Dollar store barn neccesities (From Eventing Connection): http://eventingconnect.today/2016/07/13/12-barn-necessities-you-can-buy-at-the-dollar-store/
Here are my tips on how to do dressage on a budget.
Step one: Get a big budget.
If you have already failed at step one, don’t give up yet! We have an alternative method for you poor saps.
Easiest way to keep costs down
Don’t buy whatever you’re thinking of buying!
Plan out your equipment needs at the beginning of the year. Give yourself time to find the best deals on the items you need.
Don’t Impulse Buy!
Don’t bother splurging on expensive show attire. You’ll wear the entire ensemble at most 3 times a year, for a total of 6 hours a year of wear… if you’re lucky. Go the absolute cheapest you can, but thoroughly check the reviews on the product.
My “Go To” sites for riding clothing are State Line Tack and SmartPak. I’ve also heard good things about the Riding Warehouse, but I haven’t ordered anything from them yet.
Show Breeches: $65
If you’re worried about long term quality and durability of the cheaper breeches, ask yourself how often you can afford to compete at a show. If it’s more than 3 times a year, than this article is probably not for you.
If you only go to one day shows, then you only ever need one pair. You can even pull off the rare two day show if you’re very careful. However, if you plan on going to a lot of 2 days shows, then this article is not for you. Move along…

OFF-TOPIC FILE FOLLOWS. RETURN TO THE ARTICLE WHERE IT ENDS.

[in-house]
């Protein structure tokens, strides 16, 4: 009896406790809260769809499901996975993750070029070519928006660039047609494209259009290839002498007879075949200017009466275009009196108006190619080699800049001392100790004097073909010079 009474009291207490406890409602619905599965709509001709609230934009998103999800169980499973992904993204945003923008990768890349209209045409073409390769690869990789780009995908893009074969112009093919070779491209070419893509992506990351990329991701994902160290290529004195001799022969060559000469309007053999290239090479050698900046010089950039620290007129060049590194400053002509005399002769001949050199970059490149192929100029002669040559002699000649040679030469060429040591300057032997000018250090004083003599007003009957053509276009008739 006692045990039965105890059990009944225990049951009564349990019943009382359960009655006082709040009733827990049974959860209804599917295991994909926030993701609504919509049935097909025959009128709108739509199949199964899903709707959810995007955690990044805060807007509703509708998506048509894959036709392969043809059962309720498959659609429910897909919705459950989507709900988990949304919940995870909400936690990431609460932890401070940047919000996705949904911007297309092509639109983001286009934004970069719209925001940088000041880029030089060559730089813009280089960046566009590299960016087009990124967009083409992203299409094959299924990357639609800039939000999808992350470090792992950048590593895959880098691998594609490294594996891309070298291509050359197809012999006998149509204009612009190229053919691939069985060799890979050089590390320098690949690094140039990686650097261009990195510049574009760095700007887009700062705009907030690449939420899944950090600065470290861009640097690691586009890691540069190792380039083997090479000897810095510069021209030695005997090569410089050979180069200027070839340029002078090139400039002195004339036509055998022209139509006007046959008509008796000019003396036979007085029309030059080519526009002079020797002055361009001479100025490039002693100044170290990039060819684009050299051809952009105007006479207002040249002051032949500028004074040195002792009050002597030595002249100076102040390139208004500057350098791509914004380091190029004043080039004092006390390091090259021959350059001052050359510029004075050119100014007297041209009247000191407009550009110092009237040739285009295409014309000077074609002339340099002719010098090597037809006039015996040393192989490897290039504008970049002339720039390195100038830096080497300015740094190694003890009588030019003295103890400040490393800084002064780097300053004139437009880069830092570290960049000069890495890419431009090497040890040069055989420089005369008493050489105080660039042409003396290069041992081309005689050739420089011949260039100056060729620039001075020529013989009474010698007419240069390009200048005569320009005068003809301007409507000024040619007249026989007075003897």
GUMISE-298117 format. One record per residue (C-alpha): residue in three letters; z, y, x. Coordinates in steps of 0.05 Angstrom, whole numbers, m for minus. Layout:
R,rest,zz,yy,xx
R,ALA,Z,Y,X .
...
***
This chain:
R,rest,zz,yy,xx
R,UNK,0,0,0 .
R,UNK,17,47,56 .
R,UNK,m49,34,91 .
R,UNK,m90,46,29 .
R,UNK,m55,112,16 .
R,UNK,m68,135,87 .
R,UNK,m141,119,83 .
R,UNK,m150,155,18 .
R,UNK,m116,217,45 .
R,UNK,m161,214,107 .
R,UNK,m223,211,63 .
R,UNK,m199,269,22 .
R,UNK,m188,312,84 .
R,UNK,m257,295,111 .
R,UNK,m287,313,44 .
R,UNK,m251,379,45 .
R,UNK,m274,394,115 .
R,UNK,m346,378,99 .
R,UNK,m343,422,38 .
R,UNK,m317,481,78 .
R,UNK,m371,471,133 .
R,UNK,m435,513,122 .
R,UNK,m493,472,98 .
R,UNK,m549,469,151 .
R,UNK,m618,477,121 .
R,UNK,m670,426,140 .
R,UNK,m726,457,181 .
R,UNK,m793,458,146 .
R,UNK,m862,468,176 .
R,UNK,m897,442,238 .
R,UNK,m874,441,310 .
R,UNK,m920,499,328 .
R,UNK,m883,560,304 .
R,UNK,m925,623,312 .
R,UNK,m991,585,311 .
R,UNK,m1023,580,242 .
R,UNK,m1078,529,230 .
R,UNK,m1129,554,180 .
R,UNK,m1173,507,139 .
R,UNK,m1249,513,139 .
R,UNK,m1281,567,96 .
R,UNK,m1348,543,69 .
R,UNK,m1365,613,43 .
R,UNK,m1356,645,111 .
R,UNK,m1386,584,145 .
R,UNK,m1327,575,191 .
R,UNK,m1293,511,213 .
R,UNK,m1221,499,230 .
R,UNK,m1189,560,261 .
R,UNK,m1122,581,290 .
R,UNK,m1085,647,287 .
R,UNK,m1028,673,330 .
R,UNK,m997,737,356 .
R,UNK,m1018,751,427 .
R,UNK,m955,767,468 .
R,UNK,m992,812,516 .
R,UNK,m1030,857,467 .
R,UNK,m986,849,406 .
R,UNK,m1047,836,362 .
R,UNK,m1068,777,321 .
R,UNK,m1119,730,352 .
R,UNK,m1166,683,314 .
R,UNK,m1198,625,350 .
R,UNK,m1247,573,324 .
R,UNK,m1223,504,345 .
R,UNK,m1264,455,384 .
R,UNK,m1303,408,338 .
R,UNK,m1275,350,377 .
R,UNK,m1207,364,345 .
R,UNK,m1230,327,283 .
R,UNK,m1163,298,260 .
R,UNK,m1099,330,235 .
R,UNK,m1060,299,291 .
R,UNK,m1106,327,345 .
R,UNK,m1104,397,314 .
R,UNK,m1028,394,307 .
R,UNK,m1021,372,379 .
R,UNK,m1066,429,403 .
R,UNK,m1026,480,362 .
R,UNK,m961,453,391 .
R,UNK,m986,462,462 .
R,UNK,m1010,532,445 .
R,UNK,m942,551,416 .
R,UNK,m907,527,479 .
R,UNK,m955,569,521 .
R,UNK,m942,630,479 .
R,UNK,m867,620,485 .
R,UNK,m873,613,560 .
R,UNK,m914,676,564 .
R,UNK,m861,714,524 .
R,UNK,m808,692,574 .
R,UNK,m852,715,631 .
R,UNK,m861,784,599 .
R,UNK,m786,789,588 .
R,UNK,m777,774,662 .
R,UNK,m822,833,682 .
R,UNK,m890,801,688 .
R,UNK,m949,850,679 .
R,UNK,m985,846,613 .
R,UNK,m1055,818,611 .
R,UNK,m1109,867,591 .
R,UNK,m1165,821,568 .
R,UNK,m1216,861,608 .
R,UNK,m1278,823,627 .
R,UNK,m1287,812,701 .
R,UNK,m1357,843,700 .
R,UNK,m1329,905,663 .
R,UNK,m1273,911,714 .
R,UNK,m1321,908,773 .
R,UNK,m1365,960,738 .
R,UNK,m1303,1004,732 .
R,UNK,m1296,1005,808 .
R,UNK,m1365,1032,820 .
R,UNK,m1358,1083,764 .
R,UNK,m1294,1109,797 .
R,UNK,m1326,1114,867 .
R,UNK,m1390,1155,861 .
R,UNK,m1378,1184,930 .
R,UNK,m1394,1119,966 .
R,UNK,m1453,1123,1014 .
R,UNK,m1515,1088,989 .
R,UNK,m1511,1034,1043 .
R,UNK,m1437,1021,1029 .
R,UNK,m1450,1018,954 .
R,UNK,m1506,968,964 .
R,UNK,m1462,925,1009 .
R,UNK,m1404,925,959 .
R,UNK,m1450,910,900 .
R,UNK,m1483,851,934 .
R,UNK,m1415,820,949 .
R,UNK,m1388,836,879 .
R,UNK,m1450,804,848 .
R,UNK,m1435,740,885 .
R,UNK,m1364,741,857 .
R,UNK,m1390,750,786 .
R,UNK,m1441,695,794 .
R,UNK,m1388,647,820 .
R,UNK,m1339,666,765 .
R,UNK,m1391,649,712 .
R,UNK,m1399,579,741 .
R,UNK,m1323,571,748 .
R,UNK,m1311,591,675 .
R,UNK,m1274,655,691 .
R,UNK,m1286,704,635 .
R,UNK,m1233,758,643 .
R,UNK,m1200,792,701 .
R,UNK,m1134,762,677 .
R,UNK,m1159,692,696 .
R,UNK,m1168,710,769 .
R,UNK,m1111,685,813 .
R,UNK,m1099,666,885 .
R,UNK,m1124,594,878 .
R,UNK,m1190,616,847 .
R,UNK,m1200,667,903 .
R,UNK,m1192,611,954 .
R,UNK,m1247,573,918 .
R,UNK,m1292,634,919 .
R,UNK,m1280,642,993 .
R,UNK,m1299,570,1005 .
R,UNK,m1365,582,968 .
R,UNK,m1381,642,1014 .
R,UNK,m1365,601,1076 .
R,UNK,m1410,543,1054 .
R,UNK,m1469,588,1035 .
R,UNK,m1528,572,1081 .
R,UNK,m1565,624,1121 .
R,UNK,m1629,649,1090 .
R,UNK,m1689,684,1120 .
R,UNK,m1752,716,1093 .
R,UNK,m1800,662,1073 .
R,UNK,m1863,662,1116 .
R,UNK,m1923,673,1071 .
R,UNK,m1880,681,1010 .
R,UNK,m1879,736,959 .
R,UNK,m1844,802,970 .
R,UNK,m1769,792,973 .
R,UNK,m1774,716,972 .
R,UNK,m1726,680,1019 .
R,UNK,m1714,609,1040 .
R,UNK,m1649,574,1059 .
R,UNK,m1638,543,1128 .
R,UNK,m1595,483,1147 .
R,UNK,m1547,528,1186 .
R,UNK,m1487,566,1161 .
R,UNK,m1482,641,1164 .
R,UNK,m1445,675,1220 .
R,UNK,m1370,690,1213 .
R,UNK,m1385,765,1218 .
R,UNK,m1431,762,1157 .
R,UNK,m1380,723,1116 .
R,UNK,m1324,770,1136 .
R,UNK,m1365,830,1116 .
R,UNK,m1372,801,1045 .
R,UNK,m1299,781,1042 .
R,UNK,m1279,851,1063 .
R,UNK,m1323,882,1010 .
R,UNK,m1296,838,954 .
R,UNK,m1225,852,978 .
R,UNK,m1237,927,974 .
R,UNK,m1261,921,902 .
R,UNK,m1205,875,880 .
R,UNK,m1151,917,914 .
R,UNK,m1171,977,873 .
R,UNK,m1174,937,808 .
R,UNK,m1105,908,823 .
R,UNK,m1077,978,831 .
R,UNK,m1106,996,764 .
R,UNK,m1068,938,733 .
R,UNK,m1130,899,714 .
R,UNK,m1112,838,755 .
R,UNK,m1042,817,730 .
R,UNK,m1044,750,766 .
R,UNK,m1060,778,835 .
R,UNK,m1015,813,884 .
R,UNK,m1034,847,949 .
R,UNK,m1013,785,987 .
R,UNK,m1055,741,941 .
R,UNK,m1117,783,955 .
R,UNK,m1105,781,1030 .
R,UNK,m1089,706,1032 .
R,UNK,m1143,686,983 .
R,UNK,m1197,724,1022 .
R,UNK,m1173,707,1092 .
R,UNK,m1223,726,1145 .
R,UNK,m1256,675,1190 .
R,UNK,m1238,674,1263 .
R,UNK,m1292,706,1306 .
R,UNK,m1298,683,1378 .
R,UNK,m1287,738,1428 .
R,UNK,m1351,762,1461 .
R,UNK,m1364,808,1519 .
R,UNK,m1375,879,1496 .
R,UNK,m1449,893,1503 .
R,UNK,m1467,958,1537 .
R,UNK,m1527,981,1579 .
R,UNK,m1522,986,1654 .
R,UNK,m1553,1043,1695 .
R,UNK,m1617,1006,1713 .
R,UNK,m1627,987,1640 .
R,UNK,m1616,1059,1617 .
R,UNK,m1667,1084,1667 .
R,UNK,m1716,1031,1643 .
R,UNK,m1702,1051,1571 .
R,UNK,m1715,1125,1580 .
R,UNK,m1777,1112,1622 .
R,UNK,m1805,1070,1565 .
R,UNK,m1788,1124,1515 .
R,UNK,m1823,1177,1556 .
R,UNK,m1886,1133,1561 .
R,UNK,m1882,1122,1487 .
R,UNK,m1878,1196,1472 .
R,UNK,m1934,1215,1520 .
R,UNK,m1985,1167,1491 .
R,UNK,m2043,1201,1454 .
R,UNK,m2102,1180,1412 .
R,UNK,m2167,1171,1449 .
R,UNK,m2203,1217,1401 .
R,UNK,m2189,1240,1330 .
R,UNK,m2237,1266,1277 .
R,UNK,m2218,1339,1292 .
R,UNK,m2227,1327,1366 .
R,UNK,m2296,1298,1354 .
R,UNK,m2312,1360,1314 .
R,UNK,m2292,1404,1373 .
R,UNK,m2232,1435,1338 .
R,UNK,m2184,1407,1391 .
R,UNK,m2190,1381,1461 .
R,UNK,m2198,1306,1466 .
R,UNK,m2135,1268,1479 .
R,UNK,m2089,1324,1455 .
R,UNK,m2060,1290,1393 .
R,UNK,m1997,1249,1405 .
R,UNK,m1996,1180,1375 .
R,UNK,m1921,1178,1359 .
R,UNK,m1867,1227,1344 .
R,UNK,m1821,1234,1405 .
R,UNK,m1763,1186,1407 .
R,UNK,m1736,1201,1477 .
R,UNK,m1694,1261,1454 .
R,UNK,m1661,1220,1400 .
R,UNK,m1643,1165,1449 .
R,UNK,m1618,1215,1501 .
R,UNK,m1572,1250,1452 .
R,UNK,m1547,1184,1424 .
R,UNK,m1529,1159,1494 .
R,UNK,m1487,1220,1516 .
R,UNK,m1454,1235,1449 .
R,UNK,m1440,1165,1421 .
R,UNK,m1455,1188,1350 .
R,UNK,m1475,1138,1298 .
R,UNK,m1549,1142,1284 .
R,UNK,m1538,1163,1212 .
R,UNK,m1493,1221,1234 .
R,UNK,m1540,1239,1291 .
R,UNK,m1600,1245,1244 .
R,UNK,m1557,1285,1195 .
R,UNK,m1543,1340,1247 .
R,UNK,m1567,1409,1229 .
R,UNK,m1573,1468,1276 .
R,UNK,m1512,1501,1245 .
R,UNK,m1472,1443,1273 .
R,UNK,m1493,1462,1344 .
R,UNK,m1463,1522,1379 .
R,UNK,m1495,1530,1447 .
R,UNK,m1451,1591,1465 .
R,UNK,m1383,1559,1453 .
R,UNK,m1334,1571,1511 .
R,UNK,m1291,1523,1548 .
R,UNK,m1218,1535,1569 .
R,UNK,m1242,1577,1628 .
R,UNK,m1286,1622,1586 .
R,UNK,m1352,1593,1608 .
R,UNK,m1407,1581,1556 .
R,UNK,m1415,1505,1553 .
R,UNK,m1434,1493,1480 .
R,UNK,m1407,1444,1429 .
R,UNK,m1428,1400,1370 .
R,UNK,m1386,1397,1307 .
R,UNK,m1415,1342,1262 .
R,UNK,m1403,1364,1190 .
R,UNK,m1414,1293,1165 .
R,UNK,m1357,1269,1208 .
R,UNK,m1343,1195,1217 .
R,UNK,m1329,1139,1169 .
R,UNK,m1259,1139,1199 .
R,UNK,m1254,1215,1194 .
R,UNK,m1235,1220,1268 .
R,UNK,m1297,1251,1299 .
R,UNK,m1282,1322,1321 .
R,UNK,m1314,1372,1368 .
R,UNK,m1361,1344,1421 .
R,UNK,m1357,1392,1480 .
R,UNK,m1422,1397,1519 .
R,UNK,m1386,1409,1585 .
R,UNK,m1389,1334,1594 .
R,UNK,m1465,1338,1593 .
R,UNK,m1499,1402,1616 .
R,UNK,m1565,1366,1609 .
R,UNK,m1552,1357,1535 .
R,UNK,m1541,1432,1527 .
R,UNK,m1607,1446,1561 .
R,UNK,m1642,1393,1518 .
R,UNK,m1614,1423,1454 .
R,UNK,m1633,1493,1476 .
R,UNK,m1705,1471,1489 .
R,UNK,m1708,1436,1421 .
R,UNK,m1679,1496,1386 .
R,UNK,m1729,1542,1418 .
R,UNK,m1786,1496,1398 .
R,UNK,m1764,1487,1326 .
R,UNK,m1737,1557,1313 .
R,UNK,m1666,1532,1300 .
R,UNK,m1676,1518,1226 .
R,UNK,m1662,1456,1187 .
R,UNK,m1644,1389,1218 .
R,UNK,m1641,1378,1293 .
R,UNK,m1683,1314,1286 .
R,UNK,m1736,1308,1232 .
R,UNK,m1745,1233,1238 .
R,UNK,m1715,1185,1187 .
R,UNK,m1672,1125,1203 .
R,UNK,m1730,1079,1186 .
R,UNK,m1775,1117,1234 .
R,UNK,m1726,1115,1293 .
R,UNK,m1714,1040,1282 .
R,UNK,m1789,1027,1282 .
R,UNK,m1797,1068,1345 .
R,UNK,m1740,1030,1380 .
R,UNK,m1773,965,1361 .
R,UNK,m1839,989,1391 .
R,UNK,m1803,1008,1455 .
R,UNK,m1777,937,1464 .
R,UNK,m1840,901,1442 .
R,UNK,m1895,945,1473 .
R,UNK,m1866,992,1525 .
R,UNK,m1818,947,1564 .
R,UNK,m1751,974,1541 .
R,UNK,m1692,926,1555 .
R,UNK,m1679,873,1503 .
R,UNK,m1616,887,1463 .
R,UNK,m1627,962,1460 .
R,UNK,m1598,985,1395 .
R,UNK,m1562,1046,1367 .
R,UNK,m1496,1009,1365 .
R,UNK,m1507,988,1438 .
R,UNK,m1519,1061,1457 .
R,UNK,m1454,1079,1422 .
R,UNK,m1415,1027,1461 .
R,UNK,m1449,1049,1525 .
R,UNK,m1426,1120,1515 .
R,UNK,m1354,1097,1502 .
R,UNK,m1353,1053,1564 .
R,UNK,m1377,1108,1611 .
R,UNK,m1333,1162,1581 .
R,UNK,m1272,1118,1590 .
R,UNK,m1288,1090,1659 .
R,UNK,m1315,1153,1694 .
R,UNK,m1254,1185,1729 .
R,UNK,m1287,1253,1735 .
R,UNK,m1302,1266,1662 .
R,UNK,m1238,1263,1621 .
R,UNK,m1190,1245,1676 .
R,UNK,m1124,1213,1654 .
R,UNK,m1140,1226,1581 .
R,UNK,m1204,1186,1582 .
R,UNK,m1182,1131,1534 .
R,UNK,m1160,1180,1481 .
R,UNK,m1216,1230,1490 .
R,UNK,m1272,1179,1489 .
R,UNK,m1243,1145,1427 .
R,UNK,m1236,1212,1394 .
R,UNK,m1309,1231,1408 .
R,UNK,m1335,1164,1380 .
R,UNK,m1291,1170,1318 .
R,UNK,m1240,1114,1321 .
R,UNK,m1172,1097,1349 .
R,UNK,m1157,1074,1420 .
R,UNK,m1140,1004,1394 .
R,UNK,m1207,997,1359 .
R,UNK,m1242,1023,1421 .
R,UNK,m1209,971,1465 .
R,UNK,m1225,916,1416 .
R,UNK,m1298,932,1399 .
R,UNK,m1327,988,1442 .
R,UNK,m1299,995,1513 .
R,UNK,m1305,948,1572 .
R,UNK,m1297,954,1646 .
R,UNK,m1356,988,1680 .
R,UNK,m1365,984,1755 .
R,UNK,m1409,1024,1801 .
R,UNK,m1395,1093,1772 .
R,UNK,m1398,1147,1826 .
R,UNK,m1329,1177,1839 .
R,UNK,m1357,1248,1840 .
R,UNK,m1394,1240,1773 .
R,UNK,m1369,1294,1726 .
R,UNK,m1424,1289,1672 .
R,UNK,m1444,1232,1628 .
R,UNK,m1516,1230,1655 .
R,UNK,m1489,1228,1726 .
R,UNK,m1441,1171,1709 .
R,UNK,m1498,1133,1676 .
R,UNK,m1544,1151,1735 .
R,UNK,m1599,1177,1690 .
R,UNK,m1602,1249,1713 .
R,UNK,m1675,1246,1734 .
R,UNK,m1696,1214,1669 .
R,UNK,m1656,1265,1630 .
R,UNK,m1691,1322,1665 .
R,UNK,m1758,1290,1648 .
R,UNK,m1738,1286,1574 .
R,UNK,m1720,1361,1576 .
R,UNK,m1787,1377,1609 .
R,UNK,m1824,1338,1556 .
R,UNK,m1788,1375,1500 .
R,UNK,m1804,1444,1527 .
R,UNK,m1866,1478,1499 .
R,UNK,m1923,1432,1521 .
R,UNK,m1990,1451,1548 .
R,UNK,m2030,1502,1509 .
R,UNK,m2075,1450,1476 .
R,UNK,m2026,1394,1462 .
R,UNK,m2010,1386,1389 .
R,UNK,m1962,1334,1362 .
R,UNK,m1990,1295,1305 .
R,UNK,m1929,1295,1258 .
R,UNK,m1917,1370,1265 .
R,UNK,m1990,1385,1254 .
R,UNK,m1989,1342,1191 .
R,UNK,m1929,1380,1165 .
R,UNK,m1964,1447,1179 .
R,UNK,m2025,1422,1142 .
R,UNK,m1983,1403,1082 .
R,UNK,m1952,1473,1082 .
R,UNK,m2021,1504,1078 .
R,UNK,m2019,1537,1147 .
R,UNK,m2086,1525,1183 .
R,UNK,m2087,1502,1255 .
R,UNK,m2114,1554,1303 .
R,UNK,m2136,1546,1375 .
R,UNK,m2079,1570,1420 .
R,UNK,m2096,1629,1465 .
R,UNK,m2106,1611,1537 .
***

Show Jacket: $40 – $100
Find your nearest 4H tack sale (usually occurs between January and late March). Check your Craigslist Farm and Garden category for listings of 4H sales or tack sales. Facebook tack swap groups are also good resources if you know your size (see bottom of post for links). You can find show coats for as low as $40.
It’s okay if the coat is dark blue and not a black. It doesn’t have to be dressage specific.
Through Fourth level, a conservative regular coat is all that is needed. I can’t find a single USEF rule that requires a coat with tails at Fourth or above, if wearing a helmet.
If you plan your shows for mid to late summer, chances are coats will be waived anyway. Why pay top dollar for a show jacket when you’ll be sporting the coatless look anyway?
Or, use rule 120.5
Riders in classes and tests at all levels in Level 1 Competitions, and riders in Opportunity classes in Level 2 and Level 3 Competitions, may compete wearing breeches and shirts of any color as permitted in DR120.8. Jackets or vests of any type are allowed but not required and neckwear may be worn only if the rider chooses to compete in a riding jacket. Boots and protective headgear are required as specified in DR120.1-6.
If you’re unclear on what level of competition your show is, it is required to be listed in the prize list. Finding it listed on the show bill is sometimes tricky, so you may have to email the show manager.
Dressage Show Designations
Choker or Stock Tie: Choker – $Free
Chokers are perfectly acceptable below Fourth level. Plus, choker’s usually come free with a new shirt, so why buy a stock tie? You need a pin though, so find a safety pin and bedazzle that sucker.
Helmet: $65 to $150
Ok, really, you do need to splurge here. Mind your melon.
However, that doesn’t mean you need two different helmets for schooling and showing. No one cares how pretty your helmet is, as long as the helmet is black. Buy one good one that fits your head.
Riding Boots: $80 – $250
You can find decent quality tall boots for under $300 at most tack stores and tack websites. Mountain horse has a line that is less than $250, and has good reviews. If you want to spend less, second hand boots are the way to go. They go for anywhere between $40 and $200 depending on the brand and condition. Average price seems to be right around $80 for good quality, nice looking, used boots. It will take you some time and effort to hunt down an inexpensive pair in your size, that fit decently. Start early!